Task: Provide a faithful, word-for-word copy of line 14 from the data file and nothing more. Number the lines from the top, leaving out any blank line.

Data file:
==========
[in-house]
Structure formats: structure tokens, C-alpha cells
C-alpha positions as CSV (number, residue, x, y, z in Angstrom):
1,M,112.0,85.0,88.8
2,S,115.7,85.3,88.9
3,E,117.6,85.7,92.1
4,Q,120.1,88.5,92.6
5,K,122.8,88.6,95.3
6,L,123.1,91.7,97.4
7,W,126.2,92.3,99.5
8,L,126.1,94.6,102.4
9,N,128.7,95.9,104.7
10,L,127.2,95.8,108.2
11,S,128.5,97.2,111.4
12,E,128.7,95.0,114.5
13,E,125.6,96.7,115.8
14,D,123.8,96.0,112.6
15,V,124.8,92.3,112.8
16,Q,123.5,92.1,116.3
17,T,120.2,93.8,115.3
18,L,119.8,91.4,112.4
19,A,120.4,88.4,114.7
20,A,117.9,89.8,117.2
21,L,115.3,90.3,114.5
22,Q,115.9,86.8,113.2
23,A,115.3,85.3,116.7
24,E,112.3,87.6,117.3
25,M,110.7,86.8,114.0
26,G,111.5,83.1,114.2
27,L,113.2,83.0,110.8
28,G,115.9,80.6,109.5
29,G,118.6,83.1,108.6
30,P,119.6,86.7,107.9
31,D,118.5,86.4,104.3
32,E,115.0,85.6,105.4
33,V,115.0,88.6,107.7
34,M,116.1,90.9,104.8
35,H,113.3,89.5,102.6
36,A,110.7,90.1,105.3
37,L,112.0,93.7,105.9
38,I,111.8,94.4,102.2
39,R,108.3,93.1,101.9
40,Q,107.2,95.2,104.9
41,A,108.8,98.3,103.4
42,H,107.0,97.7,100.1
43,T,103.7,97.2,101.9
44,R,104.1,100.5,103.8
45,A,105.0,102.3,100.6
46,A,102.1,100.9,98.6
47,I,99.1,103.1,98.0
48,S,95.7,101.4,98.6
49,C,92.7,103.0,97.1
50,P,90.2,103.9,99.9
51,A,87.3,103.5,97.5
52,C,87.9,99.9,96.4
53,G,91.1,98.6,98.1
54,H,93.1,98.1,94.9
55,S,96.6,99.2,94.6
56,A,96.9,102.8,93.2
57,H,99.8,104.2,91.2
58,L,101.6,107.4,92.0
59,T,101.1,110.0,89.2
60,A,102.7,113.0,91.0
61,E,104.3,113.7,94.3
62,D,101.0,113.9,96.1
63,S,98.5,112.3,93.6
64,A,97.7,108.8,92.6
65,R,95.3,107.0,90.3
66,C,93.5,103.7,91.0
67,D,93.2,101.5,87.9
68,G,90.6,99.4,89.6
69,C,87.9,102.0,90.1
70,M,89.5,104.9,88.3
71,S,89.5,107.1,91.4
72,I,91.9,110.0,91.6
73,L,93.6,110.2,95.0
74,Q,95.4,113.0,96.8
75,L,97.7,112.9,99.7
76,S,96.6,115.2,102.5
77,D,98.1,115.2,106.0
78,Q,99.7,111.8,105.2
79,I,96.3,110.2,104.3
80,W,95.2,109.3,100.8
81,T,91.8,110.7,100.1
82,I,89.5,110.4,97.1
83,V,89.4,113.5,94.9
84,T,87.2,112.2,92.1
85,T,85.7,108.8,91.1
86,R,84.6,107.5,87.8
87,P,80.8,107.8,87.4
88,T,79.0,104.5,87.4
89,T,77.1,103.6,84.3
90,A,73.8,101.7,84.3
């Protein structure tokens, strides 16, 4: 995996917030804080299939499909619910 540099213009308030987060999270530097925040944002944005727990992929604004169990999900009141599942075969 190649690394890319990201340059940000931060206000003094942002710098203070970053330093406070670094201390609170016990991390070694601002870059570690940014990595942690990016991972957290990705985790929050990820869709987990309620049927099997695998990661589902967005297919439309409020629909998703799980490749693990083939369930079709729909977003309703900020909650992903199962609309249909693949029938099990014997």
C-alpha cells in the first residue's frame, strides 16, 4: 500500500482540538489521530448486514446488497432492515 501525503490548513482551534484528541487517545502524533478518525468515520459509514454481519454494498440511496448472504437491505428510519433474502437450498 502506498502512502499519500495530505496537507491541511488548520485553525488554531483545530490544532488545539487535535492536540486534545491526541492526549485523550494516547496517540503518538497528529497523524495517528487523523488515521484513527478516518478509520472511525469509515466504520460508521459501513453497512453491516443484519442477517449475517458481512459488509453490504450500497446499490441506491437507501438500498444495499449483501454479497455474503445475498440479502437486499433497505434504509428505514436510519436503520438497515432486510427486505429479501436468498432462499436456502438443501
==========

11,S,128.5,97.2,111.4